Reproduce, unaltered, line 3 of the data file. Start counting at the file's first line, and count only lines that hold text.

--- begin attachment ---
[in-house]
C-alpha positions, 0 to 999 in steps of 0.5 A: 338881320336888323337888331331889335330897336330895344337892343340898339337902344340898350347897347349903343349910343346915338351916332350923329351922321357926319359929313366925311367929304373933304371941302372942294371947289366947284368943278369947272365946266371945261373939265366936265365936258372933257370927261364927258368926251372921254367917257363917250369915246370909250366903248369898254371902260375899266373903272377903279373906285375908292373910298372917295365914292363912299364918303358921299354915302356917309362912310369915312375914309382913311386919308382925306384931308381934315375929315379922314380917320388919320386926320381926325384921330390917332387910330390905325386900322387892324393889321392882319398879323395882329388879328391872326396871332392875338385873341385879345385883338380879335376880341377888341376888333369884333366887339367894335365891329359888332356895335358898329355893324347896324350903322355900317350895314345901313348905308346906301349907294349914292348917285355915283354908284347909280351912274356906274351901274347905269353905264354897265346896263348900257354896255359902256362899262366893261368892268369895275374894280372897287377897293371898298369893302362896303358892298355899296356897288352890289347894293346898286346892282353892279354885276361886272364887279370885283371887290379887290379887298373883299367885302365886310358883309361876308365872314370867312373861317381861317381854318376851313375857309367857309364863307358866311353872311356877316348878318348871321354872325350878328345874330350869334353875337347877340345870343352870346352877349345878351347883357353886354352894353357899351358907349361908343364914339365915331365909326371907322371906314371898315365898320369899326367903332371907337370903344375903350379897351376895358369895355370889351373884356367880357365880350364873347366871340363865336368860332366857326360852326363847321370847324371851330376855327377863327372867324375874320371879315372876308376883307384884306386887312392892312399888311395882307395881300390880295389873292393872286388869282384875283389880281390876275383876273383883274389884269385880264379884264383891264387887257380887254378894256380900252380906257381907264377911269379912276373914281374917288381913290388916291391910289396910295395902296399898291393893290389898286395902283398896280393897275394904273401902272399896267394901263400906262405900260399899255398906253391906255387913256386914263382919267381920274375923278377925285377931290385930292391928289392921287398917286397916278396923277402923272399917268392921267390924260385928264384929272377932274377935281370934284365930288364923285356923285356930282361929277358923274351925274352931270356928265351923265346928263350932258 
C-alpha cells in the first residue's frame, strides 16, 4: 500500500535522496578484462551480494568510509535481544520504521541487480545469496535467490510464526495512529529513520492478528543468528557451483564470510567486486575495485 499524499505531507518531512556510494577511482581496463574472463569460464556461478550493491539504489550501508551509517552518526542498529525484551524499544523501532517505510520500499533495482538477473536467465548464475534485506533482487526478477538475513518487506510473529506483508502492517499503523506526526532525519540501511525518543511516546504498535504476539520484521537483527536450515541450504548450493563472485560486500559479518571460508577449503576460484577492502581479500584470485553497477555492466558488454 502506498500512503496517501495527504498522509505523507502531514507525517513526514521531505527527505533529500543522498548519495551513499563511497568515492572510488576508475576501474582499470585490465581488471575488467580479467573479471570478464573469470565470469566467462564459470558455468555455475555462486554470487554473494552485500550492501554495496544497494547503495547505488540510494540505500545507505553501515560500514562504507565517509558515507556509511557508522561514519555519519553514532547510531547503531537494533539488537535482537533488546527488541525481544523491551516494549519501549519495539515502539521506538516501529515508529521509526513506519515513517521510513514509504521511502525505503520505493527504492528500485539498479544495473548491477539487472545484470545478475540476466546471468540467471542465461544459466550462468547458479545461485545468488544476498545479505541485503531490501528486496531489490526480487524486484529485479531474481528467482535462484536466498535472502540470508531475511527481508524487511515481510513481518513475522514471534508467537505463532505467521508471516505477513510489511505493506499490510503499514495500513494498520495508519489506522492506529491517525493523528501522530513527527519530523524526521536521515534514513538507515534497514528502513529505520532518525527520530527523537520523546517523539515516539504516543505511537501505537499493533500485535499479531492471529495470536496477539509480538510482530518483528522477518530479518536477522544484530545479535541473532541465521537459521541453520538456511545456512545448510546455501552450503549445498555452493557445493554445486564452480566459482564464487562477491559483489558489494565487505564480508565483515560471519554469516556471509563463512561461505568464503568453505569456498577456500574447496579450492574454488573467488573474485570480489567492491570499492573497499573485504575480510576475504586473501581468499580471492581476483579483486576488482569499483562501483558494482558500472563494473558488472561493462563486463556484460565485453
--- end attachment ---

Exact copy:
C-alpha cells in the first residue's frame, strides 16, 4: 500500500535522496578484462551480494568510509535481544520504521541487480545469496535467490510464526495512529529513520492478528543468528557451483564470510567486486575495485 499524499505531507518531512556510494577511482581496463574472463569460464556461478550493491539504489550501508551509517552518526542498529525484551524499544523501532517505510520500499533495482538477473536467465548464475534485506533482487526478477538475513518487506510473529506483508502492517499503523506526526532525519540501511525518543511516546504498535504476539520484521537483527536450515541450504548450493563472485560486500559479518571460508577449503576460484577492502581479500584470485553497477555492466558488454 502506498500512503496517501495527504498522509505523507502531514507525517513526514521531505527527505533529500543522498548519495551513499563511497568515492572510488576508475576501474582499470585490465581488471575488467580479467573479471570478464573469470565470469566467462564459470558455468555455475555462486554470487554473494552485500550492501554495496544497494547503495547505488540510494540505500545507505553501515560500514562504507565517509558515507556509511557508522561514519555519519553514532547510531547503531537494533539488537535482537533488546527488541525481544523491551516494549519501549519495539515502539521506538516501529515508529521509526513506519515513517521510513514509504521511502525505503520505493527504492528500485539498479544495473548491477539487472545484470545478475540476466546471468540467471542465461544459466550462468547458479545461485545468488544476498545479505541485503531490501528486496531489490526480487524486484529485479531474481528467482535462484536466498535472502540470508531475511527481508524487511515481510513481518513475522514471534508467537505463532505467521508471516505477513510489511505493506499490510503499514495500513494498520495508519489506522492506529491517525493523528501522530513527527519530523524526521536521515534514513538507515534497514528502513529505520532518525527520530527523537520523546517523539515516539504516543505511537501505537499493533500485535499479531492471529495470536496477539509480538510482530518483528522477518530479518536477522544484530545479535541473532541465521537459521541453520538456511545456512545448510546455501552450503549445498555452493557445493554445486564452480566459482564464487562477491559483489558489494565487505564480508565483515560471519554469516556471509563463512561461505568464503568453505569456498577456500574447496579450492574454488573467488573474485570480489567492491570499492573497499573485504575480510576475504586473501581468499580471492581476483579483486576488482569499483562501483558494482558500472563494473558488472561493462563486463556484460565485453